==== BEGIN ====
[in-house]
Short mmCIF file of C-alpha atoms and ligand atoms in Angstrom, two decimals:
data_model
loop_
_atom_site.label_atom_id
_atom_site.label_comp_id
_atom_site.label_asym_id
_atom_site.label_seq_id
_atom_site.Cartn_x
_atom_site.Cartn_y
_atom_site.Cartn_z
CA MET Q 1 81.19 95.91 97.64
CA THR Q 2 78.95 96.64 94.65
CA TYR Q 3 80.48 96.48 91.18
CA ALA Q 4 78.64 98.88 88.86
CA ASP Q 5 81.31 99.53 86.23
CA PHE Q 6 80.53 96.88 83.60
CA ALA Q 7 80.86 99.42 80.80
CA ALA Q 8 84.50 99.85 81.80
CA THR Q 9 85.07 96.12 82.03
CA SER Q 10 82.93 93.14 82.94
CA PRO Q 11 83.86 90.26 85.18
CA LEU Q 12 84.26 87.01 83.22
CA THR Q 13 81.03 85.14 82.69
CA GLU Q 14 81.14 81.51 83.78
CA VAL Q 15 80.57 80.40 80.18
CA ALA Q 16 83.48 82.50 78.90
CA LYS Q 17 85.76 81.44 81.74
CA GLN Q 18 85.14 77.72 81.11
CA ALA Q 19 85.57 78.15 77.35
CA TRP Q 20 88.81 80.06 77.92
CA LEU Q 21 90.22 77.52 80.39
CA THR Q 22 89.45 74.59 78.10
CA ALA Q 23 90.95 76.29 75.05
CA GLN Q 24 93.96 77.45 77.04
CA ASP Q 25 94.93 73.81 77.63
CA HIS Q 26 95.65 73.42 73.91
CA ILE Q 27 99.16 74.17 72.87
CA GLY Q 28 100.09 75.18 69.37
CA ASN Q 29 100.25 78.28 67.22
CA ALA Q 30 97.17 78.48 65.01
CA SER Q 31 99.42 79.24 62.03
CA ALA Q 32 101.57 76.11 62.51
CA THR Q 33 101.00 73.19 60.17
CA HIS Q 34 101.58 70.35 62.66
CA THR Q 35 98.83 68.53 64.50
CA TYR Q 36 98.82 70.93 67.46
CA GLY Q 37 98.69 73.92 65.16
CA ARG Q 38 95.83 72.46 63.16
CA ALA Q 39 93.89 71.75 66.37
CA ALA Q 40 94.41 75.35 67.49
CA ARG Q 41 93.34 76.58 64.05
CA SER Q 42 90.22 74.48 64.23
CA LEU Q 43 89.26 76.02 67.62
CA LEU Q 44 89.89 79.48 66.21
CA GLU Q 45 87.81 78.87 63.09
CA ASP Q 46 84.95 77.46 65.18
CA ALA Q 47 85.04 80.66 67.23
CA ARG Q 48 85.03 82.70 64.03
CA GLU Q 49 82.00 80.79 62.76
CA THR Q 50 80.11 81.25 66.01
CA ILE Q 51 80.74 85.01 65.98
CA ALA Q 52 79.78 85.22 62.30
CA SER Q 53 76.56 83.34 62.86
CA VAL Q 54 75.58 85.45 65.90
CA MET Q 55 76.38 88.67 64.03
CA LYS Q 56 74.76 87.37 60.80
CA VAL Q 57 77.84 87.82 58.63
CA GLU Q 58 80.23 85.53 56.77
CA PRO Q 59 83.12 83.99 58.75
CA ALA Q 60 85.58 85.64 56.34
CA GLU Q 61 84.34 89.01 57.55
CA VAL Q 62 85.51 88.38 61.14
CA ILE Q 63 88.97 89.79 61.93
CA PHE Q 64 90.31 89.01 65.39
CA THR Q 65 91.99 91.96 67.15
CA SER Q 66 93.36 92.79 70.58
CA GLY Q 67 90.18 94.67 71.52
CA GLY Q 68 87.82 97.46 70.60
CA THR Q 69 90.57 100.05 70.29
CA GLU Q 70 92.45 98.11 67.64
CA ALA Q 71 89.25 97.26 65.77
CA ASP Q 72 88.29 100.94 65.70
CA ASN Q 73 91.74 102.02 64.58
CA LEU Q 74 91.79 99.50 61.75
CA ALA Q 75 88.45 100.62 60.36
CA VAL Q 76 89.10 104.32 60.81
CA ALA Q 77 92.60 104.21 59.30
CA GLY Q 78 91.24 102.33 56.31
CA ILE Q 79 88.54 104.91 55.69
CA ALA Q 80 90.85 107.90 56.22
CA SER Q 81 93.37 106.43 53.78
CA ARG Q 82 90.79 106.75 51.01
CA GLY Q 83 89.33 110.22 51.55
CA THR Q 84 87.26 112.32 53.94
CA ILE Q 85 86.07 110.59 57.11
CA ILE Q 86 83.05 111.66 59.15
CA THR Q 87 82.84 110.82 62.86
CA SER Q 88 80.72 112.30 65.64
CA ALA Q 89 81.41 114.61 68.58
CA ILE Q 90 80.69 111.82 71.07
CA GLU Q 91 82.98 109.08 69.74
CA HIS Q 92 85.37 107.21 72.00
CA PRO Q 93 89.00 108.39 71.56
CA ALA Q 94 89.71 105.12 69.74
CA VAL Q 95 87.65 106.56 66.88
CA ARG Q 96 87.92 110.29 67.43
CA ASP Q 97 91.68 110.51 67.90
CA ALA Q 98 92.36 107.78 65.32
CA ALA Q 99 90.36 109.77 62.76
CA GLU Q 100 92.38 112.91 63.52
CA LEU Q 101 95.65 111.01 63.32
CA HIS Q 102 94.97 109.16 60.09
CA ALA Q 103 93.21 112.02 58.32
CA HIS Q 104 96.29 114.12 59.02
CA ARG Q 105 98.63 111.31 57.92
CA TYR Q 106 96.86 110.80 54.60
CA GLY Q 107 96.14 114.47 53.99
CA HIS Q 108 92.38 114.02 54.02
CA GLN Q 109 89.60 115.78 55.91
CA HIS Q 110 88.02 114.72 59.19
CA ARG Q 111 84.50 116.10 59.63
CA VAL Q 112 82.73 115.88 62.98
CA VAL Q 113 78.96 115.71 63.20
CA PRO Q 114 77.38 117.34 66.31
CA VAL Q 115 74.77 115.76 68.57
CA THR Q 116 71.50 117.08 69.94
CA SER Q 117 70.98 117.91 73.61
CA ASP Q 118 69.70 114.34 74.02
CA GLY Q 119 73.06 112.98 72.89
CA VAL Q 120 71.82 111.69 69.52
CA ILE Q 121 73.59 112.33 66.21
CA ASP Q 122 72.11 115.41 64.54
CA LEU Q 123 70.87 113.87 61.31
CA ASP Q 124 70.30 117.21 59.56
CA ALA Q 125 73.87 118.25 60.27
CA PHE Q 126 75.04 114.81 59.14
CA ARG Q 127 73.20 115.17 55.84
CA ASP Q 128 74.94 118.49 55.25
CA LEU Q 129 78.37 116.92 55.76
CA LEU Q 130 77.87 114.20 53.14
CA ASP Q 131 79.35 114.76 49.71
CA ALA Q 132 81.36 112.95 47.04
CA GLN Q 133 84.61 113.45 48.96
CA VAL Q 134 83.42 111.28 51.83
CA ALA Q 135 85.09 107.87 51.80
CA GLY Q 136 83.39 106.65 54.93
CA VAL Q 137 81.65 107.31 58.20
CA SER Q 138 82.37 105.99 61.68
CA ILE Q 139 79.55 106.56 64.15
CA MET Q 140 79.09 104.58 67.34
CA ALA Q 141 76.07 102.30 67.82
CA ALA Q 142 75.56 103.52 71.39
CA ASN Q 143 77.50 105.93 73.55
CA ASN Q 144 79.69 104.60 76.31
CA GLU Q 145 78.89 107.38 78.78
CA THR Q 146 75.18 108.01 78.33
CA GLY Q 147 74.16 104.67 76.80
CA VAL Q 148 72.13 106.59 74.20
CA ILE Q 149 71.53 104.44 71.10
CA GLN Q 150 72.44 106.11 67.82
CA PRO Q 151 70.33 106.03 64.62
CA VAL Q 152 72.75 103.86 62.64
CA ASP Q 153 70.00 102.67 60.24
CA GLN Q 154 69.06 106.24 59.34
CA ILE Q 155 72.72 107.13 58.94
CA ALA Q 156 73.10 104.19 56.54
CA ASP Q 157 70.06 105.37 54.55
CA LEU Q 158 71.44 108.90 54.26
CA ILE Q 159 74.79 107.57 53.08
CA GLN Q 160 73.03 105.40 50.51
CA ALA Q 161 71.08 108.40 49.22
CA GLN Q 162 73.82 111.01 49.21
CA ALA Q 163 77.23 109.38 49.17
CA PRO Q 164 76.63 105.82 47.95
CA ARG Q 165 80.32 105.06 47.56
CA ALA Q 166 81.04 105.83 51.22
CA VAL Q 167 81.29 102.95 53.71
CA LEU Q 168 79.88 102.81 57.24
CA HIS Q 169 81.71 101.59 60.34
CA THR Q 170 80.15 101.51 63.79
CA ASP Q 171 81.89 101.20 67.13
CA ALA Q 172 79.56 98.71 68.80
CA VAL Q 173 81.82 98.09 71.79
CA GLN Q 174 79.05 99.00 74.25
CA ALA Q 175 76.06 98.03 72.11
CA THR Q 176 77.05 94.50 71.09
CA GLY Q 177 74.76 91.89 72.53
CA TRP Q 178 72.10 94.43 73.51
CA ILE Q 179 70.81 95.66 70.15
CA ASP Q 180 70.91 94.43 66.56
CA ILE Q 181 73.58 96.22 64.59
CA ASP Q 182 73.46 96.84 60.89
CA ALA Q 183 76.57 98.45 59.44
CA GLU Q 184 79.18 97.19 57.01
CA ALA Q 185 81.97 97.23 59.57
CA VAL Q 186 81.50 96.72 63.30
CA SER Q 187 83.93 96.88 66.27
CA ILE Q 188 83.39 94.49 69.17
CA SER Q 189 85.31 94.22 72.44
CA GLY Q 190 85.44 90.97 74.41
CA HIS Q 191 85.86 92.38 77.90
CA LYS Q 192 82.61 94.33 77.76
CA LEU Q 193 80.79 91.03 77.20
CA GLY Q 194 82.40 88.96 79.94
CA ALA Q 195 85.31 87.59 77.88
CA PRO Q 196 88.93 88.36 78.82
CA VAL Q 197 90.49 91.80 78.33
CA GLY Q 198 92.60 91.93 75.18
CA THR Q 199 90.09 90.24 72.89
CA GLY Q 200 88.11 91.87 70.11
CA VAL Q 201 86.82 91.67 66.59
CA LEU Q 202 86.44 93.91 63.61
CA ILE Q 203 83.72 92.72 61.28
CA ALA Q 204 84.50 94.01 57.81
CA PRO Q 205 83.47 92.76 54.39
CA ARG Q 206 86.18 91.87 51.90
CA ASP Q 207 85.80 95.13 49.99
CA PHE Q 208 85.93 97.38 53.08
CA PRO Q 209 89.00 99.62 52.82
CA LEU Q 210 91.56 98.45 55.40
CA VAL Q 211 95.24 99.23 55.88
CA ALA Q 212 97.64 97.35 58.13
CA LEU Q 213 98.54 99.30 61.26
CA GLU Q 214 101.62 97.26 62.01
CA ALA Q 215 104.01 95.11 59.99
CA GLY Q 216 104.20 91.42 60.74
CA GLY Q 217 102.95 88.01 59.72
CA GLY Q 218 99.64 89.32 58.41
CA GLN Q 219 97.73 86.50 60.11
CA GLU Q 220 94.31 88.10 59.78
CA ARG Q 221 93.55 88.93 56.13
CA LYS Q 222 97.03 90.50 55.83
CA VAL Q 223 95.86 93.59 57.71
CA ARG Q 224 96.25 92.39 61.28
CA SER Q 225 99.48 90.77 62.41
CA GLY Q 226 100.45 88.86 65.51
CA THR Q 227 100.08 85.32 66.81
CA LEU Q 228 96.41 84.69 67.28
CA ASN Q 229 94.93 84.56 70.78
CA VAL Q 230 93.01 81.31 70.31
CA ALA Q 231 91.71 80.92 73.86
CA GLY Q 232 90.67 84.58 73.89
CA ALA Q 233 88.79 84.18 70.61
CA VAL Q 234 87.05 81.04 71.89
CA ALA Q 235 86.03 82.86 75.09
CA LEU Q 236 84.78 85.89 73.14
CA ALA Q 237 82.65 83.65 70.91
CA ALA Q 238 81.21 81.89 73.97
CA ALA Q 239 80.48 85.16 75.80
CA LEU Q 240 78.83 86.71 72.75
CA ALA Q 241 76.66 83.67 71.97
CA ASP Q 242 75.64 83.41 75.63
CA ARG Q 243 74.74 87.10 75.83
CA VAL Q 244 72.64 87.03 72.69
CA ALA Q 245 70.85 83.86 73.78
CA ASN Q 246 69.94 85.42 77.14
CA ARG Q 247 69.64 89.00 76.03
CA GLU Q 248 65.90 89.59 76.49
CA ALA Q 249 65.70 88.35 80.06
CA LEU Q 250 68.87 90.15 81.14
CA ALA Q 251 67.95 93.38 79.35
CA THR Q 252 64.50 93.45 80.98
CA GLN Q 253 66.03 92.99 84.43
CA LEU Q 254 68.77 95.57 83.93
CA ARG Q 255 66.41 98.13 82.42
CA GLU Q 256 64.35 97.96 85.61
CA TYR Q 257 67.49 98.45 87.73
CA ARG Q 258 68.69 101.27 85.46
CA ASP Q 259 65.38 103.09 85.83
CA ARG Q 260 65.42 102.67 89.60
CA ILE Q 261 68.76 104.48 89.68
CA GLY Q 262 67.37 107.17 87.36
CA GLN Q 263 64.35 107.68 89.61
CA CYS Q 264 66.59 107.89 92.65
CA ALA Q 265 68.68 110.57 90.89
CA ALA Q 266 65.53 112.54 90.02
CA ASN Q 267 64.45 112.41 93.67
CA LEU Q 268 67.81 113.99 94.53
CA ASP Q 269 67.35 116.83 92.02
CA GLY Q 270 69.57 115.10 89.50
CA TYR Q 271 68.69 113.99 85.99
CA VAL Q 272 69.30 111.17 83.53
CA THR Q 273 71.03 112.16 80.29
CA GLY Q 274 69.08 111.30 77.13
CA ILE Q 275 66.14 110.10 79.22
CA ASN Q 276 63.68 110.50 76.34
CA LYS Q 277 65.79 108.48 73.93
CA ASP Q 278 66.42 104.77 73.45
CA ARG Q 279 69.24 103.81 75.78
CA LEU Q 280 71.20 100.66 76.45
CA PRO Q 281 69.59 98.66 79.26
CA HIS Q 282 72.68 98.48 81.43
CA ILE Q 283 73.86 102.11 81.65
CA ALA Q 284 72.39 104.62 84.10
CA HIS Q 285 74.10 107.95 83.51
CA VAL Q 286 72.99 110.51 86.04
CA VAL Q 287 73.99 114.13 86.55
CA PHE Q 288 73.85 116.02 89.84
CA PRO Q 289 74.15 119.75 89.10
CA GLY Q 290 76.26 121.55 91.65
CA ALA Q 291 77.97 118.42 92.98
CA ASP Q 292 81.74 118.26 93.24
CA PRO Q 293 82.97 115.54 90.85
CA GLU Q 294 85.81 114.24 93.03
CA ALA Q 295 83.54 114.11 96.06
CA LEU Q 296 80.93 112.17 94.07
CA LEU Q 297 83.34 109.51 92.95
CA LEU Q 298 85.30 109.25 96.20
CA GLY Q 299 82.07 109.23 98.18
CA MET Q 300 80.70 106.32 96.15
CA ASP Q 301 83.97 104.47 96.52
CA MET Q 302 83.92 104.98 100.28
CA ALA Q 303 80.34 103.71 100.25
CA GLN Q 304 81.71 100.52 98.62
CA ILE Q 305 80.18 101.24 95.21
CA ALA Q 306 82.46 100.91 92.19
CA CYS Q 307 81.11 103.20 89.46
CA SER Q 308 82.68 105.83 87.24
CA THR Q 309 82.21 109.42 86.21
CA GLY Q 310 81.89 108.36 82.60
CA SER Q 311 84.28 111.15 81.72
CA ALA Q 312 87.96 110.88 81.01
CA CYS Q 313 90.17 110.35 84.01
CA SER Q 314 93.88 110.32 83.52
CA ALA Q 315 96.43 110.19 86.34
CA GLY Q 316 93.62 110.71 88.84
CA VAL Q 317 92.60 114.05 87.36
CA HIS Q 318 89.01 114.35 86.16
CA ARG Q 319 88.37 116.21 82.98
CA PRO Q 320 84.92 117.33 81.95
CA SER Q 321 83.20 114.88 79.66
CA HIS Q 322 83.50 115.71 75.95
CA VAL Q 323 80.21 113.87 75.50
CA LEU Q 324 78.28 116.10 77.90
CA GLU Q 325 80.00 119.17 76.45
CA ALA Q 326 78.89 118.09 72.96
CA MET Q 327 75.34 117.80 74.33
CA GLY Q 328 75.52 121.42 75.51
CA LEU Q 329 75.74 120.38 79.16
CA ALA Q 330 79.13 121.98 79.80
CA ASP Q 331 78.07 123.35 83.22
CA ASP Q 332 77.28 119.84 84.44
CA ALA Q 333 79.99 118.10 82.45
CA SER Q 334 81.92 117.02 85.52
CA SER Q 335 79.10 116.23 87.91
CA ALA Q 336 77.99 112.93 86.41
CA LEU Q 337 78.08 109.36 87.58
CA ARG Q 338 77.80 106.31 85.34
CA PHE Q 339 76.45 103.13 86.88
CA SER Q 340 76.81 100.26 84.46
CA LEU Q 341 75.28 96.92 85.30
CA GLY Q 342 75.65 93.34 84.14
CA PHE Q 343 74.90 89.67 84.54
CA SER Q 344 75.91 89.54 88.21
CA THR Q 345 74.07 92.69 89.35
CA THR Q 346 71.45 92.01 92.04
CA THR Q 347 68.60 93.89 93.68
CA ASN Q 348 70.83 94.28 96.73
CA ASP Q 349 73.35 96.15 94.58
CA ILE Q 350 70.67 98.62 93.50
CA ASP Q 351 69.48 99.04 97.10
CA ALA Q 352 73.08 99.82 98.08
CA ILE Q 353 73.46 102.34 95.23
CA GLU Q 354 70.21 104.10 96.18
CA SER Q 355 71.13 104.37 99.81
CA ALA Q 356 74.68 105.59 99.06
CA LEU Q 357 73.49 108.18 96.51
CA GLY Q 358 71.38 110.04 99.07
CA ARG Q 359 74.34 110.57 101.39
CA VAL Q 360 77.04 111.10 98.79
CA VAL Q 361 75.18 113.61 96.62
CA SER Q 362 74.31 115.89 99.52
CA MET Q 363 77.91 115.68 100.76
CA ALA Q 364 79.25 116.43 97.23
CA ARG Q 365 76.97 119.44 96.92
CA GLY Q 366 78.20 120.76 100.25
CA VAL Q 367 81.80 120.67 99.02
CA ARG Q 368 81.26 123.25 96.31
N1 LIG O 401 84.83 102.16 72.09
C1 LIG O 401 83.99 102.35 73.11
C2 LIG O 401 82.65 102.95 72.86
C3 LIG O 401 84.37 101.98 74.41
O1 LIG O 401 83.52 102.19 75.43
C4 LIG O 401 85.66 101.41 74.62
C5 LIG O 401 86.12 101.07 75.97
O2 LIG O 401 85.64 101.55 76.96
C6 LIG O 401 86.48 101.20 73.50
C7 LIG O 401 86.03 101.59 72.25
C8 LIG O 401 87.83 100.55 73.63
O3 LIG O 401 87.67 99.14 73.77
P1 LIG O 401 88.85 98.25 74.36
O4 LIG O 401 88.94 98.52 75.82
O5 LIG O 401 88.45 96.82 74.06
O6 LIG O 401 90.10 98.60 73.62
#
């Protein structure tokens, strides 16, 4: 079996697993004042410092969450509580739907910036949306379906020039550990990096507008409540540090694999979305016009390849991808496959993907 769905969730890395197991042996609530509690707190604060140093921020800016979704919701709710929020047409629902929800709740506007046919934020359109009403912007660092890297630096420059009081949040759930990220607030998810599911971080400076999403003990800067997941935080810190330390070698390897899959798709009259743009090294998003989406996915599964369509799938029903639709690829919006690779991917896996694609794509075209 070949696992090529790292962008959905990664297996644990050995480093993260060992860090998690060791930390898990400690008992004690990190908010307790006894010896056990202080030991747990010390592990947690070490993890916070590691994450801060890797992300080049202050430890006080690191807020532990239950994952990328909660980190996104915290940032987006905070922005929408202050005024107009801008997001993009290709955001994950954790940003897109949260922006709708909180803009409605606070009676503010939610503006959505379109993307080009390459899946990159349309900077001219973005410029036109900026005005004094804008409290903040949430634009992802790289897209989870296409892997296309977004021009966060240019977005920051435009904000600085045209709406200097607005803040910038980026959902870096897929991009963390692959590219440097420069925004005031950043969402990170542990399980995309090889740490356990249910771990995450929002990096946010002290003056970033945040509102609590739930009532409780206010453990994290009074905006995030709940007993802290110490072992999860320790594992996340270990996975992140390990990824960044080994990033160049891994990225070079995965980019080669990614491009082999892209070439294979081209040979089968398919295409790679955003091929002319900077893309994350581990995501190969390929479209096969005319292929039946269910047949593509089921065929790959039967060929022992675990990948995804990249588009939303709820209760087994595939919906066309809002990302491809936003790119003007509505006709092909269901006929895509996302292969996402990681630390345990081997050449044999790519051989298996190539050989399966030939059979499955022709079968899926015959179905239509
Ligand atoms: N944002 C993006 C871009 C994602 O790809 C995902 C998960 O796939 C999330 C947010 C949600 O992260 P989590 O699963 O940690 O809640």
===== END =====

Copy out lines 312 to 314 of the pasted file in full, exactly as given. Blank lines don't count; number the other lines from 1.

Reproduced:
CA ASP Q 301 83.97 104.47 96.52
CA MET Q 302 83.92 104.98 100.28
CA ALA Q 303 80.34 103.71 100.25